Gardening With Hedges: Planting & Care of Landscaping Hedges

Line Of Hedges In A Garden
(Image credit: rick)

From marking your property to protecting your privacy, hedges serve many purposes in the landscape. At the nursery, you are faced with an overwhelming number of choices in hedging shrubs. Consider the maintenance requirements, suitability for your landscape, and overall appearance of the shrubs before making your final decision. You'll enjoy the lasting beauty of a well-chosen hedge for years to come.

Shrubs for hedges should suit your purpose as well as your location, and a large part of your success in gardening with hedges depends on choosing the right plants. Deciduous hedges provide cooling shade for the garden in summer while allowing warming sunlight in during the winter months, but they aren't a good choice for situations where you want year-round privacy. Evergreen hedges are great for areas where winters are cold and you will have few other plants to break the monotony of the winter landscape. Here are some deciduous and evergreen shrubs that make excellent hedges:

  • Japanese barberry - This particular barberry (Berberis thunbergii) is a deciduous shrub with dense, thorny leaves that act as a secure barrier. It keeps its foliage well into winter.
  • Ninebark - Ninebark (Physocarpus monogynus) is a deciduous shrub with has ornamental bark that sheds in paper-thin layers. The bark keeps the hedge interesting in winter.
  • Redosier dogwood - Also known as red-twig dogwood (Cornus sericea), it has showy red stems that stand out against a snowy background after the leaves fall.
  • Boxwood - Boxwood (Buxus sempervirens) is an evergreen shrub that tolerates any sort of pruning. Use it if you want to give your shrub an interesting shape.
  • Blue Point juniper - Blue Point (Juniperus chinensis) is a carefree evergreen juniper with interesting color and winter berries. It rarely needs pruning.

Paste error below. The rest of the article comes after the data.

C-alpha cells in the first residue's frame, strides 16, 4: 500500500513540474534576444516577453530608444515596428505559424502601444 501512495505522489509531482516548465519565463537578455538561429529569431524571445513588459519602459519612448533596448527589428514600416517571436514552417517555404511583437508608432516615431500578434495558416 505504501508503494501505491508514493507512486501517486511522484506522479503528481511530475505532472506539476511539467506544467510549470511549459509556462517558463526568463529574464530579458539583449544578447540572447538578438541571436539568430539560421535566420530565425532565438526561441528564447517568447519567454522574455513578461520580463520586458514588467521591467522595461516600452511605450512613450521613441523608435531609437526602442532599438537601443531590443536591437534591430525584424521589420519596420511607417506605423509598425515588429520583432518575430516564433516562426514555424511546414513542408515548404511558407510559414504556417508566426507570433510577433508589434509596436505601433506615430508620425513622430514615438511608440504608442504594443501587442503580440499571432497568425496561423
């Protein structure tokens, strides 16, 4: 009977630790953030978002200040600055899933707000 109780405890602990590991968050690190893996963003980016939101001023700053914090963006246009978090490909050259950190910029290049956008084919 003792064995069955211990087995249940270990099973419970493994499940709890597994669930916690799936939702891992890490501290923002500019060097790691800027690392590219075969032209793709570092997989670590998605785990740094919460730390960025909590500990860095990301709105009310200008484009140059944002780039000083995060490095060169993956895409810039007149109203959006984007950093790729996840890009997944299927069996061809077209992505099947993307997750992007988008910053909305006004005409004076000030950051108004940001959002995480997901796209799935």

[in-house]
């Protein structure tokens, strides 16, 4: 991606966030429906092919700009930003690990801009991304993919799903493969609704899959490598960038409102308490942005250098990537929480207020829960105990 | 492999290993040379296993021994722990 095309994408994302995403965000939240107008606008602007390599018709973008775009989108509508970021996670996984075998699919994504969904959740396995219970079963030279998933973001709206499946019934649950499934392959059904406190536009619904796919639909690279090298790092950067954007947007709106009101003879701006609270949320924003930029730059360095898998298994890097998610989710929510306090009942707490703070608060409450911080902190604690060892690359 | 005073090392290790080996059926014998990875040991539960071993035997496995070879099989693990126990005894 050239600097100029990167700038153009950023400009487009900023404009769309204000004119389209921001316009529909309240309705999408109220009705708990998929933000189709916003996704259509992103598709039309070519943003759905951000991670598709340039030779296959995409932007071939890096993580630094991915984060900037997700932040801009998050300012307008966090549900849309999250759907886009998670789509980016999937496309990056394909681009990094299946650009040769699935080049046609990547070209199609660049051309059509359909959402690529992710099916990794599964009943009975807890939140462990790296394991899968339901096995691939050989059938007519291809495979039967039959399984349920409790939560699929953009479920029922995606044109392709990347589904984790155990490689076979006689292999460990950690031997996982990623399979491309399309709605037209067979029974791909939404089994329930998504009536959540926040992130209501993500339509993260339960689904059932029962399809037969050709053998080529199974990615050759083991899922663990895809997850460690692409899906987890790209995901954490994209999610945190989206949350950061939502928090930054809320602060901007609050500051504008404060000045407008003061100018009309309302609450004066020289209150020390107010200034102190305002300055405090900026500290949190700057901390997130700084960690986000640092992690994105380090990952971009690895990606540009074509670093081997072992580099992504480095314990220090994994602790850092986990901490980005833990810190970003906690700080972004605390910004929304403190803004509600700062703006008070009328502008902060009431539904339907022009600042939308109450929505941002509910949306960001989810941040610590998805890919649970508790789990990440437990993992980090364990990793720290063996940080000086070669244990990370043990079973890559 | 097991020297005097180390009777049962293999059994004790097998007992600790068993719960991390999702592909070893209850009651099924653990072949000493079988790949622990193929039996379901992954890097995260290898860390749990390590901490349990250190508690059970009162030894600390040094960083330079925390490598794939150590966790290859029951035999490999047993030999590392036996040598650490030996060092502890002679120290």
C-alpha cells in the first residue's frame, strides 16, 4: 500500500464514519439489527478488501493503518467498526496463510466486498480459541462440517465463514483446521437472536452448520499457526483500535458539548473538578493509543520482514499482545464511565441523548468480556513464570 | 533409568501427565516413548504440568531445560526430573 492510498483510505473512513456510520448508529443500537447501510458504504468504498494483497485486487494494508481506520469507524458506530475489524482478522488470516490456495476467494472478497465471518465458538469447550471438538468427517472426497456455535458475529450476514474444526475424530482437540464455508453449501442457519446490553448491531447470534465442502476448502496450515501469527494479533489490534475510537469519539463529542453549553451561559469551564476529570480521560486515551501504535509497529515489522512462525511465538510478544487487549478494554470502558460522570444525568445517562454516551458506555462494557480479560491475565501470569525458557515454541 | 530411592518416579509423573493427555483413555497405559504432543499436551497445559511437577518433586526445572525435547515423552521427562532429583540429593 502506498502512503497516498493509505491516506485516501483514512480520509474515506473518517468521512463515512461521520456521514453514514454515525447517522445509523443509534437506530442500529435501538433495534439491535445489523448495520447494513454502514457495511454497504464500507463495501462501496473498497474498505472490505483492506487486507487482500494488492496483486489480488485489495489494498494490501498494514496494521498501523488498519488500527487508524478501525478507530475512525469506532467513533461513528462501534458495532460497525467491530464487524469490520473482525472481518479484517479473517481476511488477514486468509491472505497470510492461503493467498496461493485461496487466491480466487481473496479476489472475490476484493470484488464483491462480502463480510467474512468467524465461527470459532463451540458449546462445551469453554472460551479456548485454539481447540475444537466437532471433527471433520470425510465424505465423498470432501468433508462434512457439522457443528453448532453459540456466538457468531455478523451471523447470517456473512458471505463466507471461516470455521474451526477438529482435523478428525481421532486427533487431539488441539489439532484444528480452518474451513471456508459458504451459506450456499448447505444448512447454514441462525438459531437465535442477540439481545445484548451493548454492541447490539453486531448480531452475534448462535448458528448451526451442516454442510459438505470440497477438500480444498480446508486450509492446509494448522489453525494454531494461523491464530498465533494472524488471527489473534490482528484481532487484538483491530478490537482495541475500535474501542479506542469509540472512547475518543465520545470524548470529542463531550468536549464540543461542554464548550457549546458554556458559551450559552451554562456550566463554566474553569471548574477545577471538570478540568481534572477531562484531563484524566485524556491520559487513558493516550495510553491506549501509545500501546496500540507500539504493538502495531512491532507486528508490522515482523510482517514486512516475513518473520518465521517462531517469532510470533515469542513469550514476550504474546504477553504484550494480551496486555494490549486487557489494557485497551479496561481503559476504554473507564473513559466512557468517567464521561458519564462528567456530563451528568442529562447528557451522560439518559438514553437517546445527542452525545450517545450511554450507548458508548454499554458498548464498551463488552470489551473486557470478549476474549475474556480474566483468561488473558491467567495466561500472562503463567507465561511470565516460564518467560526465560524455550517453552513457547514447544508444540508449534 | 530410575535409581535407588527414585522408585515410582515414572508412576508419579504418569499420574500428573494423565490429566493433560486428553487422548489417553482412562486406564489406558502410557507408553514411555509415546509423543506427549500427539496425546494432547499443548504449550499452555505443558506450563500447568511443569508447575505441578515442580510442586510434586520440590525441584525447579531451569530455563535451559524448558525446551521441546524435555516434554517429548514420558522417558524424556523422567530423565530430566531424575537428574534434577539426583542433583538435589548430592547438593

Care of Landscaping Hedges

The care of landscape shrubs depends on the species. Read the plant tag carefully and choose shrubs that are appropriate for the location. Investing in and planting hedges that won't thrive in your yard is costly as well as disappointing. Follow the instructions regarding the amount of moisture the shrub requires. Most need weekly watering when first planted, and less as they develop deep roots that can reach into the soil for the moisture they need.

Hedge Pruning Tips

Hedges look their best when they are properly pruned. Good pruning improves the shape of the shrub while increasing the density of the foliage. Use these hedge pruning tips to make decisions about when and how to prune your hedges.

  • Flowering shrubs look best in informal hedges where they are allowed to grow naturally without shearing. Spring-flowering shrubs should be pruned soon after the flowers fade. Shrubs that bloom in summer and fall are best pruned in late winter or early spring.
  • Most deciduous hedge shrubs need pruning early in the growing season and again when they have added about 6 inches (15 cm.) of new growth.
  • Evergreen hedges need less pruning than deciduous hedges. Use pruning shears to create a uniform, formal appearance.
  • Prune evergreen shrubs so that they are narrower at the top than the bottom. This allows sunlight to reach the lower branches, and it looks more natural than straight sides.
Jackie Carroll

Jackie Carroll has written over 500 articles for Gardening Know How on a wide range of topics.